Letter to the Editor: Warren County beware: Development costs
It is a well-known fact, backed up by studies in Loudoun and Clarke counties, that development costs money. Warren County should be prepared for this when making land-use decisions that affect residents who have to pay forward for infrastructure and services that development requires.
It’s a fact that when infrastructure and maintenance of development costs are factored in, the county often comes up short, and raising taxes is the obvious way to bridge the gap. Studies have found that for every dollar paid in property tax, it costs the county $1.20 to provide services to each household. Agricultural land costs the county 23 cents per dollar paid in for taxes, a net revenue gain of 77 percent! Farmland requires minimal services: “cows don’t ride school buses.”
The financial expectations of increased county income from development will not equal enough income to take the burden off residents who are in the direct firing line of tax hikes to cover losses incurred by additional infrastructure, i.e. schools, roads, water, sewer, police, fire, trash and garbage, and increased need for a larger government with salaries and office space needed to oversee it. Once this expanding infrastructure is in place, it requires maintenance — more salaries, bigger loan repayments, building and plant maintenance.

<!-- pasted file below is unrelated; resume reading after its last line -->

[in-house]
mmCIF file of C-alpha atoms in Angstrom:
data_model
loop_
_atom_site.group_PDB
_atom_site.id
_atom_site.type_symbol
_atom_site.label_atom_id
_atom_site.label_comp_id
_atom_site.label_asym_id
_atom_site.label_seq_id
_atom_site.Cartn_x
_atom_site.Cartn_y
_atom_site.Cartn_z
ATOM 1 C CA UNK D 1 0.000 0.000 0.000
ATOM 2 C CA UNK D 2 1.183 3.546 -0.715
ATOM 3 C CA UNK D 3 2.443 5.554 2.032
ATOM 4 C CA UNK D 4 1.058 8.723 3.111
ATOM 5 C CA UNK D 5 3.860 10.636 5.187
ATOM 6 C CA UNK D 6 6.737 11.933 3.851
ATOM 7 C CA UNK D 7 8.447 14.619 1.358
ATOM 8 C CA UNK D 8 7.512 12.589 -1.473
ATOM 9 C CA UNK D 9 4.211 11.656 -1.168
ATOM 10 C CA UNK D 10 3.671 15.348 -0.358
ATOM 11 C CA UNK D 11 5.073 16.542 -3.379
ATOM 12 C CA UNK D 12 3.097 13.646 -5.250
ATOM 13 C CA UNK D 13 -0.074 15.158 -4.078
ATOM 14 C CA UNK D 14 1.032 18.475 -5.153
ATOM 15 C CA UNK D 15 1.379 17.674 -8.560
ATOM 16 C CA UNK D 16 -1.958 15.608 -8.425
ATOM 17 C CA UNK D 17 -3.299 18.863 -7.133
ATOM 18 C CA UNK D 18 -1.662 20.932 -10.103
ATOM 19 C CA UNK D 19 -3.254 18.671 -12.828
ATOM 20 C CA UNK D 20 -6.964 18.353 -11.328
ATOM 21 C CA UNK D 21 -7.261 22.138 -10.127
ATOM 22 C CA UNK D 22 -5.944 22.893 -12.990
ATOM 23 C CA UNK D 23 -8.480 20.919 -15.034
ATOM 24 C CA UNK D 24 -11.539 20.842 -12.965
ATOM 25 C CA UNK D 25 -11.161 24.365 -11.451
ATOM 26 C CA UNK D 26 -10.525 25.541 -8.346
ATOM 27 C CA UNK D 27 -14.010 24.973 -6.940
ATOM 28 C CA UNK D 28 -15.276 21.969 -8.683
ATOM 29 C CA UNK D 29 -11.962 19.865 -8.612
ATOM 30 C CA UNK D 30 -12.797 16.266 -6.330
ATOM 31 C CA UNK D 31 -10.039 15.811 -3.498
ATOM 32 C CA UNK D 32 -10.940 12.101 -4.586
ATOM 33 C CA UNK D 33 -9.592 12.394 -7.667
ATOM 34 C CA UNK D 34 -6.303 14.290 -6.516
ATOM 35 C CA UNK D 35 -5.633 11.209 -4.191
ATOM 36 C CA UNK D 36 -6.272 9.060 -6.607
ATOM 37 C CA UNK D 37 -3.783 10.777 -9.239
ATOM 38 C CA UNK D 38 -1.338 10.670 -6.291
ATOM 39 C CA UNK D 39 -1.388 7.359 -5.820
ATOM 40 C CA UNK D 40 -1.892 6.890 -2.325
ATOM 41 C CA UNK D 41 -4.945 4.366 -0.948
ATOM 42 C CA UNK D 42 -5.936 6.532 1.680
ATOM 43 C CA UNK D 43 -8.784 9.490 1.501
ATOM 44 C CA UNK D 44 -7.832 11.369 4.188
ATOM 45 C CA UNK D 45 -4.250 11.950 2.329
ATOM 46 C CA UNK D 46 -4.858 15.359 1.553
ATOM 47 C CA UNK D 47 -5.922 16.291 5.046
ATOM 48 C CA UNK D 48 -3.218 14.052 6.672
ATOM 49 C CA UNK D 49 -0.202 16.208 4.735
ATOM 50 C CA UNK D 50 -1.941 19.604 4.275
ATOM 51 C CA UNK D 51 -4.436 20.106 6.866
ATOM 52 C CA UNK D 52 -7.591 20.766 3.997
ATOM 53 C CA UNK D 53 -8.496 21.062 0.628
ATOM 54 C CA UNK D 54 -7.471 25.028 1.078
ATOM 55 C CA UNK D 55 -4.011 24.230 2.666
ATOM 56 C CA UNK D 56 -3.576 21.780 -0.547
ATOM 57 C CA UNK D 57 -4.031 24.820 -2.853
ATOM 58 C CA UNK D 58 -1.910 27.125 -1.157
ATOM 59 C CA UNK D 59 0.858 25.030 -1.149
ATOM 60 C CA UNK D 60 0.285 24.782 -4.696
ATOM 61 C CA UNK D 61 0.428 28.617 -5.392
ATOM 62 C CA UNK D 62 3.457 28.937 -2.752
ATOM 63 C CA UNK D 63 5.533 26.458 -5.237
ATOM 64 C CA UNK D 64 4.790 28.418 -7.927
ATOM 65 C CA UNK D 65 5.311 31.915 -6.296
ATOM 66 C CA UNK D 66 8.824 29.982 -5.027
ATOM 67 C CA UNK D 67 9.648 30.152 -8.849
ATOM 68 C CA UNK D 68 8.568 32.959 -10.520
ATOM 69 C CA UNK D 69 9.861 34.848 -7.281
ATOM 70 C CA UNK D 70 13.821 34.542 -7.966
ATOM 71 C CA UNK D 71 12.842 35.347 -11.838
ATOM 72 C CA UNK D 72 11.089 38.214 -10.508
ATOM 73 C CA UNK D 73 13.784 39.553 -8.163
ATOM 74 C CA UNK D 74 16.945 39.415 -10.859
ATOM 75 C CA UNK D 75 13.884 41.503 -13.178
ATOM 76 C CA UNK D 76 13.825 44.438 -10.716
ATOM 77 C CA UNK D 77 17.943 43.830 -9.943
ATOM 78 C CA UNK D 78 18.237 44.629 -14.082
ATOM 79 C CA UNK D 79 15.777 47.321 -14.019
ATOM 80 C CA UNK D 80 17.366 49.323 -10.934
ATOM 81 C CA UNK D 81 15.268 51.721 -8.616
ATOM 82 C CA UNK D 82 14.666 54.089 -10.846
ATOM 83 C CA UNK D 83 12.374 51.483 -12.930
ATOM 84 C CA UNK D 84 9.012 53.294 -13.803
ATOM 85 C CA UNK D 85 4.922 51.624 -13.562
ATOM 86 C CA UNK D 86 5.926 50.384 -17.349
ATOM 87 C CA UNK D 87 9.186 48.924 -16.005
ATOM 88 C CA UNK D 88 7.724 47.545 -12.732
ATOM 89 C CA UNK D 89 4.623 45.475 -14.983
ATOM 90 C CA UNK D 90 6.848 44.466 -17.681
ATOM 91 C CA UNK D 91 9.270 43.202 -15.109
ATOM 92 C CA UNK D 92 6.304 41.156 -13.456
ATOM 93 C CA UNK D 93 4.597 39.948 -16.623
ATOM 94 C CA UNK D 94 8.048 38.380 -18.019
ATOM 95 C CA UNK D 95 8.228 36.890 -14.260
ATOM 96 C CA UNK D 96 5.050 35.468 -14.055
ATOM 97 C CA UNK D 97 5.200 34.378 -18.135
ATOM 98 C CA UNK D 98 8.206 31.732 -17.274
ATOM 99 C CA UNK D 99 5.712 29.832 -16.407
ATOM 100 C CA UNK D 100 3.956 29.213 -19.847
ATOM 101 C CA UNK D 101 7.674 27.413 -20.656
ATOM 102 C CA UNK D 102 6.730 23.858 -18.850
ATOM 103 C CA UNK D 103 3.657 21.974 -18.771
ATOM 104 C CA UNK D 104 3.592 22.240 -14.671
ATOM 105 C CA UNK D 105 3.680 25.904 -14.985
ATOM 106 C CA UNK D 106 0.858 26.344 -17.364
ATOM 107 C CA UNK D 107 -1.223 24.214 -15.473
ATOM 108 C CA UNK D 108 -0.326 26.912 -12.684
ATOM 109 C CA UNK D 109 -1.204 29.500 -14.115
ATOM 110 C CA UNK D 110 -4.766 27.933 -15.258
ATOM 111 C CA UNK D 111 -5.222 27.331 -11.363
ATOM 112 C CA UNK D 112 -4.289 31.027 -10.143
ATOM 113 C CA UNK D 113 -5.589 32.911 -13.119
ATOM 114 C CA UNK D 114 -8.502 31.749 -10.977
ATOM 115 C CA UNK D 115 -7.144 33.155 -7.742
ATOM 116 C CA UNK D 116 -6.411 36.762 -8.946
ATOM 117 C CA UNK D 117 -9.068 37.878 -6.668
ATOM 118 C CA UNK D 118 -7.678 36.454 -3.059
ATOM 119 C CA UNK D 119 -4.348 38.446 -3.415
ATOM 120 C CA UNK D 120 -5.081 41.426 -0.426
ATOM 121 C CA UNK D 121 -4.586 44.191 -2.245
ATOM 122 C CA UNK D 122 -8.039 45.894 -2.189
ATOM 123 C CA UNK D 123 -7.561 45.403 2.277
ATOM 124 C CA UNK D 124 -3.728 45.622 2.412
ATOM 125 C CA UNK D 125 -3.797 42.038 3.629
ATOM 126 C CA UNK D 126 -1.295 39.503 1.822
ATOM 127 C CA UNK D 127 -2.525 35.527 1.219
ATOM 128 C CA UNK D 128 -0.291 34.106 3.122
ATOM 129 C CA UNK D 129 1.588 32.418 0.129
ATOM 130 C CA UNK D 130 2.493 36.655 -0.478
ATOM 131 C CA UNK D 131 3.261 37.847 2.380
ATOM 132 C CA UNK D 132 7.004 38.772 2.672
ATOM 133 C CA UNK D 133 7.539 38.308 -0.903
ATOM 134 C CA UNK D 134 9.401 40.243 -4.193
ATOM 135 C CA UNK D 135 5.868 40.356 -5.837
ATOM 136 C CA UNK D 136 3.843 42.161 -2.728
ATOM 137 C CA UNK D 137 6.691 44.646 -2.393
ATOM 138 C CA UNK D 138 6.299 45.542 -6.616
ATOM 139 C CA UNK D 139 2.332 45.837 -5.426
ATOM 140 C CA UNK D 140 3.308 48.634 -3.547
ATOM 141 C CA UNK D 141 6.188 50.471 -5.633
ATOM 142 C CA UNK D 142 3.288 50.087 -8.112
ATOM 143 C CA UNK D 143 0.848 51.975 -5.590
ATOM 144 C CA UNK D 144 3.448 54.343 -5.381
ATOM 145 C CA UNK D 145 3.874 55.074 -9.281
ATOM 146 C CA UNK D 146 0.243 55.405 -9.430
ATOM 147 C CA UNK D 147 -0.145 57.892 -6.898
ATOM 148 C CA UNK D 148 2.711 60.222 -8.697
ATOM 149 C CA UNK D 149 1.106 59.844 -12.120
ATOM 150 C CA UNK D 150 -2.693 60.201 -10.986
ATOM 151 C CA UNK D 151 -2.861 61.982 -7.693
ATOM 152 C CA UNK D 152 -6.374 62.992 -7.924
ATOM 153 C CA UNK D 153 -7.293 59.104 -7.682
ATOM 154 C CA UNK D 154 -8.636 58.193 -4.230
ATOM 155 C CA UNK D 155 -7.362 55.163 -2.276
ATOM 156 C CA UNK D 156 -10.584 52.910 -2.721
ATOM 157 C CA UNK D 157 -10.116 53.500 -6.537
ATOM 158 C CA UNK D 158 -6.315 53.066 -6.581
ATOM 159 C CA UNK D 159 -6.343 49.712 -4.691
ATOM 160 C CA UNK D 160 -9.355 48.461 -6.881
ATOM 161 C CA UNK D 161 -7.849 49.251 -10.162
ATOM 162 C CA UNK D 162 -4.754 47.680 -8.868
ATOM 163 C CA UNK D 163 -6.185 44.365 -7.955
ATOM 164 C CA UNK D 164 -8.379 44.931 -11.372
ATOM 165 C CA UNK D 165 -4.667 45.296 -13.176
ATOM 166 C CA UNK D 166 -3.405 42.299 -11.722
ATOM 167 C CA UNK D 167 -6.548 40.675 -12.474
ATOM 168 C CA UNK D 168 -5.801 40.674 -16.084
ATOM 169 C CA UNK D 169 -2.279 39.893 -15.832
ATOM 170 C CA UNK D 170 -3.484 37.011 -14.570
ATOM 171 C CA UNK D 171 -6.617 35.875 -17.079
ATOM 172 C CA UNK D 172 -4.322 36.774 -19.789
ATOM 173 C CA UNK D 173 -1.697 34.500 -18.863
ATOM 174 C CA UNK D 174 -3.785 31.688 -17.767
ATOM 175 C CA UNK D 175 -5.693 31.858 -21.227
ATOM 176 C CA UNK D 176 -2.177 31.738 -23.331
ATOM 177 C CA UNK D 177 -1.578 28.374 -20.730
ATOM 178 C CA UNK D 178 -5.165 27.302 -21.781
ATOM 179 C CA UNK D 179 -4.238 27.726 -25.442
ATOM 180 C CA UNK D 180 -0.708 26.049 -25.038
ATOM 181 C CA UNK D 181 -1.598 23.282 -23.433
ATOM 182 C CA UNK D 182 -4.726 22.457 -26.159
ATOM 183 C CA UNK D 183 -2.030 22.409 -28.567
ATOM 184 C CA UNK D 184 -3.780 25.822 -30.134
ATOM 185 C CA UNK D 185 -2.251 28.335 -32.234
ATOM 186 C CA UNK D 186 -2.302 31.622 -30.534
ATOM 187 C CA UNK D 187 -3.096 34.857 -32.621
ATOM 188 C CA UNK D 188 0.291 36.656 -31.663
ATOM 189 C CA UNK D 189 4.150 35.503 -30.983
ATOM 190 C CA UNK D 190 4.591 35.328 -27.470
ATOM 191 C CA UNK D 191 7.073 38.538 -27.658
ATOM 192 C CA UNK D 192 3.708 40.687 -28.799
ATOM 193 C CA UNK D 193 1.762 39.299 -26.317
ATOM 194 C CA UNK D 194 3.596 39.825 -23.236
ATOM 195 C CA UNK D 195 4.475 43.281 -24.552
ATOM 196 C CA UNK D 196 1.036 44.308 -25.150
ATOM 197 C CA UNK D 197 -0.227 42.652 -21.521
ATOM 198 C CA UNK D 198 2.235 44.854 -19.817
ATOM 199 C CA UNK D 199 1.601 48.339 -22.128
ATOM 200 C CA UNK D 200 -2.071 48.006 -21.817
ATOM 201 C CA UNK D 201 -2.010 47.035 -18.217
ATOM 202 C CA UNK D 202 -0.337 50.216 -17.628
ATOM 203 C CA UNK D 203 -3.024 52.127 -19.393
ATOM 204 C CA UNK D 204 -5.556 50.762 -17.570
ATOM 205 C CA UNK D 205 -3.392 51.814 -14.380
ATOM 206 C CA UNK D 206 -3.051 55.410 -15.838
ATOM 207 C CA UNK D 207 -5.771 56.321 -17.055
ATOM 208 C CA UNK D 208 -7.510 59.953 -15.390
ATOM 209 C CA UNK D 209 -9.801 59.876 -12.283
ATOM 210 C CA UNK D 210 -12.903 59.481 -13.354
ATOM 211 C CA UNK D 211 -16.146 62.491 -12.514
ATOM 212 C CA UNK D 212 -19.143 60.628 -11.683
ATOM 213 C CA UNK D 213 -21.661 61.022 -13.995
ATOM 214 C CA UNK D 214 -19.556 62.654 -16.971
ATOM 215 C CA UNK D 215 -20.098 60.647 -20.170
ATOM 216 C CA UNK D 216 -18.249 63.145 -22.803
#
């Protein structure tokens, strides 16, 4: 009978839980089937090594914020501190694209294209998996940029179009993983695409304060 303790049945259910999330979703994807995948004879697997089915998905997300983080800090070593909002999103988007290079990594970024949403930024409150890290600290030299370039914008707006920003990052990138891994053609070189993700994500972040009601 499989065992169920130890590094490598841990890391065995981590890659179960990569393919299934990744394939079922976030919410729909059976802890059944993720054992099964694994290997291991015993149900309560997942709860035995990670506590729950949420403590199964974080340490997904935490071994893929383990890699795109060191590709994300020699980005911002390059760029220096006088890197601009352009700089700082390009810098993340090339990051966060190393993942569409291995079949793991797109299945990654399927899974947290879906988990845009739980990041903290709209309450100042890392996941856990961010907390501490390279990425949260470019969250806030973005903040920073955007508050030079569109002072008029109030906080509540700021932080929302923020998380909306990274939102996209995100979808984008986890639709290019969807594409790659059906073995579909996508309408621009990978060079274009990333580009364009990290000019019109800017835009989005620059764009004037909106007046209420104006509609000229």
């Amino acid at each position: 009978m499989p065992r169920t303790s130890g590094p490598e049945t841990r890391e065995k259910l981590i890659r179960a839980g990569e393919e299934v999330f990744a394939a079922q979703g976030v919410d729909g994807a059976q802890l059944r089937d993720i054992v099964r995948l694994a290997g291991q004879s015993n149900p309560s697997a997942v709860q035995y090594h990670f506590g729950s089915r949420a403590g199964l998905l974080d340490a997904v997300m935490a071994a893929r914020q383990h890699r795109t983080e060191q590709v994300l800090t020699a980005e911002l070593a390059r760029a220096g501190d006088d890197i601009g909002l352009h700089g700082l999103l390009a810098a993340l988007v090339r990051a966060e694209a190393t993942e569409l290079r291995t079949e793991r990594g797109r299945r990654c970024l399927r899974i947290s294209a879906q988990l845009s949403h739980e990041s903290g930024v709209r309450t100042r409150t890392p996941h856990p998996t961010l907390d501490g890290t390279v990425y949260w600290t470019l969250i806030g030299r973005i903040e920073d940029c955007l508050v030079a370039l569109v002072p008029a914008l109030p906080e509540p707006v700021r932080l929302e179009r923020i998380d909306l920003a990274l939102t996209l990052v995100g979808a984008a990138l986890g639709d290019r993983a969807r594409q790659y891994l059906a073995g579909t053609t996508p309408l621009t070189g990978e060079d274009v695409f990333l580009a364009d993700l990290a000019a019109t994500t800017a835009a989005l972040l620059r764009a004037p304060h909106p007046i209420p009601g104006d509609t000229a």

As for the composite index, the state provides additional funding for county school systems based on a formula in which certain counties are subsidized with proportionally more state funds. One of the factors in this formula is the net worth of land. It’s obvious that an increase in commercial and industrial land, which sells by the square foot rather than by the acre, boosts the total land value of the county. So every acre of a county that’s commercially or industrially developed, or even rezoned for such use, elevates that county’s net land value into the realm of higher net worth, which means less state school funding.
Several counties surrounding Warren, i.e. Fauquier, Rappahannock and Clarke, have been aware of these facts and have factored them into their long range planning. So, Warren County, be careful what you wish [and vote] for!
Wingate Mackay-Smith, Clarke County